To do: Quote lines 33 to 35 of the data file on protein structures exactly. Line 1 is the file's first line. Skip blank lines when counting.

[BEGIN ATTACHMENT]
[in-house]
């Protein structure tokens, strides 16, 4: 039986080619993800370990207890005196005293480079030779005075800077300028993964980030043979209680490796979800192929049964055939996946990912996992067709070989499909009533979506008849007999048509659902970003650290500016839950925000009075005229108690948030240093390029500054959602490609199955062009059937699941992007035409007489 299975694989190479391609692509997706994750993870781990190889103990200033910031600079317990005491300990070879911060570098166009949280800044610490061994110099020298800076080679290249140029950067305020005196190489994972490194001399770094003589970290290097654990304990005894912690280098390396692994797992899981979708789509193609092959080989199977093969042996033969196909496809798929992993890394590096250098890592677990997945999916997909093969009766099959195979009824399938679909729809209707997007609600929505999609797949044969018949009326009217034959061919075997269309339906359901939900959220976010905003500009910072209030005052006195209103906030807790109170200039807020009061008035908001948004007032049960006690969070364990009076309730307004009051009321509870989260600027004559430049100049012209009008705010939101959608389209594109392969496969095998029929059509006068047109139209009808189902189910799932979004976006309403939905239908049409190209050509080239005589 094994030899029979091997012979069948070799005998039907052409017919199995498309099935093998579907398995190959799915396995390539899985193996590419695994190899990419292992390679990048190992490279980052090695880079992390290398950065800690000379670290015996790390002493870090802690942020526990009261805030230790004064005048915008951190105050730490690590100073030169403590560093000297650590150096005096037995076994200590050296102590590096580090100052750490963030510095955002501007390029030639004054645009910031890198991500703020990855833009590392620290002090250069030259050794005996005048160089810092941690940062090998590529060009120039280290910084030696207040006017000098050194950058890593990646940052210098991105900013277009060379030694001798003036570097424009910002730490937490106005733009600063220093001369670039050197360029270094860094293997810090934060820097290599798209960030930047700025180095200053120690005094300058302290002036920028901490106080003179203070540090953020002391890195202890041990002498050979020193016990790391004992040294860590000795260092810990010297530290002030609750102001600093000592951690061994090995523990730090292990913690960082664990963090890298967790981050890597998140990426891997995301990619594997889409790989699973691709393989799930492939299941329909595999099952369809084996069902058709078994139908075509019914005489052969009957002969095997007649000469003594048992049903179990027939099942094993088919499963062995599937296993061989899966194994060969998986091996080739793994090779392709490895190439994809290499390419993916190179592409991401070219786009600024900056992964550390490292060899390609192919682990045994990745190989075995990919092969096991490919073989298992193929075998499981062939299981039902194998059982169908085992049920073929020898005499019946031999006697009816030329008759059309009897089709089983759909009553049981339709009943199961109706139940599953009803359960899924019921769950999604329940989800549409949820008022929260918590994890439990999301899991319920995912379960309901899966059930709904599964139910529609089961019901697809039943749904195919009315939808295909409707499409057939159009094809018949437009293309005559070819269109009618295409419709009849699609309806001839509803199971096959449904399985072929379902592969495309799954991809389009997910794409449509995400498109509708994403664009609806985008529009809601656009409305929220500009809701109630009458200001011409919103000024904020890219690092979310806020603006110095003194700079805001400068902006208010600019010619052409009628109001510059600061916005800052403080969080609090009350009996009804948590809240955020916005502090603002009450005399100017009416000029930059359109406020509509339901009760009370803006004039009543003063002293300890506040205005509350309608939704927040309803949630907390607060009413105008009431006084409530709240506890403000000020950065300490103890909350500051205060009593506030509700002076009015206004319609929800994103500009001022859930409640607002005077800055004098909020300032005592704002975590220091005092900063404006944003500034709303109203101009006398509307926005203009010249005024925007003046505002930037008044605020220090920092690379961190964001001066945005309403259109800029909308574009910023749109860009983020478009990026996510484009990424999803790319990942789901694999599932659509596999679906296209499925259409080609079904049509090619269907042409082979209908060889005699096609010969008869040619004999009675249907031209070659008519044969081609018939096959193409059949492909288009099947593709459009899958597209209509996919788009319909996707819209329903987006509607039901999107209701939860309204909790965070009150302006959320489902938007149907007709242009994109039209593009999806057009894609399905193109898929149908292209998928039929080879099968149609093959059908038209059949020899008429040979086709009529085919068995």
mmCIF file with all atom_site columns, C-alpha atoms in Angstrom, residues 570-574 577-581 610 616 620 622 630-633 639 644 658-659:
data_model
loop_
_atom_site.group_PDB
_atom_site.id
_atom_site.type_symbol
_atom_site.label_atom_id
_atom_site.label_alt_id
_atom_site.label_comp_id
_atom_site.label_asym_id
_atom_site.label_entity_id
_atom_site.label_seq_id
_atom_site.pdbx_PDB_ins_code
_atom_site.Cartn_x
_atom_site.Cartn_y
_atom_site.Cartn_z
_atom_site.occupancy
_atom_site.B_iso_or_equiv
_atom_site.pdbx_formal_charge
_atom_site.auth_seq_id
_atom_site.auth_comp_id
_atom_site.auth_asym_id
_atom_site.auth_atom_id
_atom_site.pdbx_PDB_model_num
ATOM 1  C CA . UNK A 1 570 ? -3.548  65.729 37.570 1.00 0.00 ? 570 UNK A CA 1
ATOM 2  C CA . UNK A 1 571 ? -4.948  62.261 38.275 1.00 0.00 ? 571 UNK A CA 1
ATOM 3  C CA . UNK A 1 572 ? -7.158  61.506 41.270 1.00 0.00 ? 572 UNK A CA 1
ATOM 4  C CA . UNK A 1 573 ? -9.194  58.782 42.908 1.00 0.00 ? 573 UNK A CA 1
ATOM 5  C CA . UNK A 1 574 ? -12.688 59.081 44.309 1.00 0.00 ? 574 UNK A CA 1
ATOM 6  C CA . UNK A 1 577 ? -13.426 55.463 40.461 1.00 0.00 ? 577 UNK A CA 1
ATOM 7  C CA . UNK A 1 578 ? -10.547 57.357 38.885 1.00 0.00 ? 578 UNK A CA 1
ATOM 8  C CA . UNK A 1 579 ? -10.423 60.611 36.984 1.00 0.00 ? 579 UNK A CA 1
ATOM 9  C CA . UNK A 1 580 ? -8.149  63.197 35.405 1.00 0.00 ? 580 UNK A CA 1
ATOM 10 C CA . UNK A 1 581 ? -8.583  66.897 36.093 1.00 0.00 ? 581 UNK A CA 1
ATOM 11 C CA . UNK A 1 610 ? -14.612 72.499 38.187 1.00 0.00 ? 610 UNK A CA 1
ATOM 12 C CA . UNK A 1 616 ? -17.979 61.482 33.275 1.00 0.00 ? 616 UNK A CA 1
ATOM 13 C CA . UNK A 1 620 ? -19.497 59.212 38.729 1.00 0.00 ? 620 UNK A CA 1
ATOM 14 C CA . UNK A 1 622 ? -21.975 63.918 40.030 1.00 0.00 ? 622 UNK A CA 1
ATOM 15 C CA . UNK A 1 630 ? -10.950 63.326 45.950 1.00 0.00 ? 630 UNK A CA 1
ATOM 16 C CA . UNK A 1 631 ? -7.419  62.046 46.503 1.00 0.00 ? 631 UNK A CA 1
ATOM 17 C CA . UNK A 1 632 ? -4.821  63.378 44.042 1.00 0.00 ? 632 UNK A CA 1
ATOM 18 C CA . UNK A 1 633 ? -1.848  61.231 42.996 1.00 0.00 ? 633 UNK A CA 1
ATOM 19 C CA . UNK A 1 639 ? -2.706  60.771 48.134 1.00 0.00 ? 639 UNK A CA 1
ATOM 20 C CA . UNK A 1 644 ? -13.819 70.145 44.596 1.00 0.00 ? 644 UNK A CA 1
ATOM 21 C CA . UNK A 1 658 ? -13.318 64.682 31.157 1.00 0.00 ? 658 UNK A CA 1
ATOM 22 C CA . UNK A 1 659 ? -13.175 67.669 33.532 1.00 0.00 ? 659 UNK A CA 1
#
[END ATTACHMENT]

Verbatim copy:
ATOM 7  C CA . UNK A 1 578 ? -10.547 57.357 38.885 1.00 0.00 ? 578 UNK A CA 1
ATOM 8  C CA . UNK A 1 579 ? -10.423 60.611 36.984 1.00 0.00 ? 579 UNK A CA 1
ATOM 9  C CA . UNK A 1 580 ? -8.149  63.197 35.405 1.00 0.00 ? 580 UNK A CA 1